have also deployed open-access FTTP infrastructure. In summer 2010.000 homes in a neighborhood of Rome. Although the competitive landscape in France led many to suspect that FTTP deployment and adoption would be swift. however. the situation is even more radical as some of the grassroots deployments are grey networks. the lack of availability of DSL from incumbent Vivacom led people to take matters into their own hands and deploy micro-broadband operations whose footprints were sometimes as small as a single building block.000 subscribers) but in such a small country is an increasingly important component of the broadband landscape. In neighbouring Romania. to announce its own plans for PON deployment.5 million homes said to be high-speed broadband enabled (about half of Numéricable’s national footprint). their consumer service portfolio never really exploited the capabilities of fiber. Today. FastWeb. rented accommodation complexes with single decision makers. Reggefiber started FTTP deployment in 2005 in an openaccess model and in late 2008 KPN acquired a minority share in the operation and in parallel (but in different geographies) launched its own FTTP and FTTC deployments. In parallel. in particular ER-Telecom. In Western Europe. Wind and Tiscali formed an alliance to co-invest in FTTP infrastructure. cable operator Numéricable in that same period underwent a massive network upgrade to DOCSIS 3. with 220.000) but carries less weight since Slovenia is a much larger country. T-Systems has also started deployment of FTTH in the Czech Republic in the face of strong cable competition from UPC.Eastern Europe is where the growth of FTTP is the fastest at the moment.000 homes had been passed by fiber at the end of 2010. regulatory battles. faced with inaction on the issue of NGA from incumbent Telecom Italia. The announcement by broadband competitor Free in late 2006 that they would deploy point-to-point FTTH led another alternative operator. Russia is the fastest growing market in FTTP in Europe with over 10 million homes passed in late 2010. Deployment passed close to 2 million homes in Milan before FastWeb started expanding its broadband offerings geographically via unbundled copper local loops. Early movers were Romania and Bulgaria where a grassroots deployment model was adopted. Deployment in Slovenia has been very 6 . the leading country in terms of adoption is the Netherlands where the early initiatives of real-estate company Reggefiber precipitated a move from incumbent KPN. a Milan-based FTTP operator. Players at the forefront of the (mostly) fiber to the building deployments are incumbent Vimpelcom (under the Beeline brand) and Comstar UTS. continental European incumbents Deutsche Telekom and France Telecom are waging a proxy FTTP war. these FTTB deployments account for 57% of Bulgarian broadband access. execution issues and lack of clear strategic vision on the part of the players involved led to a situation where deployment is Diffraction Analysis | www.) Several local governments. Take-up rates. SFR. and invested in an upgrade campaign to allow a sharp increase in the quality of services delivered. the market hasn’t quite evolved as anticipated. In Bulgaria. led by competitive operator T-2. principally in Moscow and other large cities. FTTP has been an important component of the competitive play. aggressively marketed triple-play over fiber starting in the early 2000s. said alliance launched a pilot project to 10. Deployment costs in Russia are extremely low due to a combination of low labor costs. FastWeb. are also upgrading fast to deliver high-speed services. Italy is another country where FTTP deployment happened early. and FastWeb’s take-up on its Milan FTTP footprint stagnated at around 10%. aren’t great with fewer than 10% of connections actually being subscribed to. Despite the flurry of announcements however. In addition. but has ambitions to connect 4 million homes if the pilot proves successful. Incumbent Telekom Slovenje was forced to follow suit. In other parts of Eastern Europe. Vodafone Italy. Cable operators in Russia.diffractionanalysis. In nearby Slovakia. These grassroots operators precipitated the emergence of fiber and broadband. Competitive operator Orange Slovensko (owned by France Telecom) launched FTTP services in 2007 forcing incumbent Slovak Telecom (a subsidiary of Deutsche Telekom) to follow suit. accelerating the competitive play.000 customers subscribing to services over FTTP (Source: Stratix Consulting. however.0 with 4. Incumbent Orange (France Telecom) soon followed suit. Close to 600. Nuenen). The company announced in 2010 that they were shifting gears on their FTTP products. which suggests that deployment of FTTP will continue for the foreseeable future. Adoption is in the same range as it is in Slovenia in absolute numbers (around 65. FTTB technology choice and large. both large and small (Amsterdam. As a consequence. riding (illegally) on top of existing metropolitan networks. pushing the incumbent to launch its own DSL services. FTTP adoption remains modest in absolute numbers (around 75.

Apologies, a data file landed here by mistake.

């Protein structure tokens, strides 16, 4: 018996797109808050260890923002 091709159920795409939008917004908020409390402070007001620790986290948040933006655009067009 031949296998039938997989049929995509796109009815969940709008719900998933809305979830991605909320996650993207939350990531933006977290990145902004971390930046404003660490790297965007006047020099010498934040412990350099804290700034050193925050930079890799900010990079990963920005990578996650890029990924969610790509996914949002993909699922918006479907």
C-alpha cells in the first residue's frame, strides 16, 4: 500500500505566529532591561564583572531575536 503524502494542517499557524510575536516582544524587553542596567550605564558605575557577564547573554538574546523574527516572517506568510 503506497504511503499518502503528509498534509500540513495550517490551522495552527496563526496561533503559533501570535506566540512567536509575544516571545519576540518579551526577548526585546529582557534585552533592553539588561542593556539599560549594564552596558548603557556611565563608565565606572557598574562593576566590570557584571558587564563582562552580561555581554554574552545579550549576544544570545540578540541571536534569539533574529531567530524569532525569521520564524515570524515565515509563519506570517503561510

Chile might be the location of the next wave of investment since Telefónica announced in late 2010 a project to fiber up 700. Overall. Telefónica in Spain has been talking about FTTP since 2008. but the deployment has so far focused on fiber to the cabinet (FTTC). The government change and economic turmoil the country has faced explain in part this lack of advancement. Incumbent Portugal Telecom. there are other.diffractionanalysis. the Turkcell subsidiary connects 600. There are no other such large FTTP players in North America since Verizon’s largest competitor AT&T has decided to deploy FTTC. a consequence of visionary regulation on duct access and government loans to facilitate the 7 . Deutsche Telekom has announced a plan to deploy to 4 million homes. but again no significant deployment has been seen. In Belgium and Ireland. mostly on the east coast of the United States. smaller. either private players like SureWest in North California and Kansas. In Canada there has been little actual deployment even though Bell Alliant has announced ambitious plans to upgrade its footprint to FTTH in the face of fierce competition and market share losses to cable. Openreach (the functionally separated infrastructure entity of the BT Group) announced an ambitious plan to connect 10 million UK homes with superfast broadband. or municipalities like Lafayette in Louisiana or Chattanooga in Tennessee. The biggest question mark for the North American market at this point in time is to understand how Google will deliver on its promise to build a test bed Gbpsenabled FTTP network under an open-access model for one of more communities yet to be announced. The latest figures from national regulator ARCEP indicate 100. actual deployment is only seen in Brazil where Telefónica has an operational large-scale pilot for 200. however. but only 100.000 customers.000 customers have actually subscribed so far. but there seems to be little actual deployment yet. has stalled. Local Governments are waiting for this project to move forward before weighing up their own plans for municipal fiber. Diffraction Analysis | www. Swisscom has signed collaborative deals with energy companies to build FTTP infrastructure to alleviate the risk of seeing a parallel wireline network emerging.000 DOCSIS 3.000 homes in Sao and adoption even more so.000 homes. FTTP operations. Present in Istanbul and 10 other major Turk cities. but although deployment has begun. Elsewhere on the Mediterranean coast. although there have been talks of FTTP plans. private operator Superonline is actively deploying FTTP. 25% of which should be FTTP. Americas The largest FTTP initiative in North America is the deployment of Verizon’s FiOS.4 million homes (about a third of the country) is eligible for service. In Latin America. various degrees of FTTP announcements have been made but little implementation has been seen yet. In Switzerland. there are deployment projects but no significant commercialization yet. 1. In neighbouring Turkey. and has announced that it would extend that project to reach a total of 2 million homes within the next few years. announced in 2008. Competitive operator GVT has a significant hybrid FTTC and FTTH footprint in Brazil as well with over a million customers. In other countries in Europe. Verizon announced in 2010 that they were putting further deployment on hold and focusing on commercializing services over FTTP for the foreseeable future. these projects are still considered to be in the pilot phase. the ambitious plan to deploy a state and European financed national FTTP network in Greece.5 million). Verizon serves close to 4 million customers with FTTH service for a footprint of 15 million lines.000 homes and boasts 200.0 subscribers (for respective footprints of 1 million and 4. In other parts of Latin America.000 FTTH subscribers and 350. cable operator Zon Multimedia and competitive players Vodafone and Optimus have all deployed infrastructure to a greater or larger extent. Despite this success. none of the market players have made any significant moves in that direction. In Germany. Portugal is probably the most active European country in terms of FTTP deployment. FiOS is very successful financially with ARPUs close to USD 140 per month.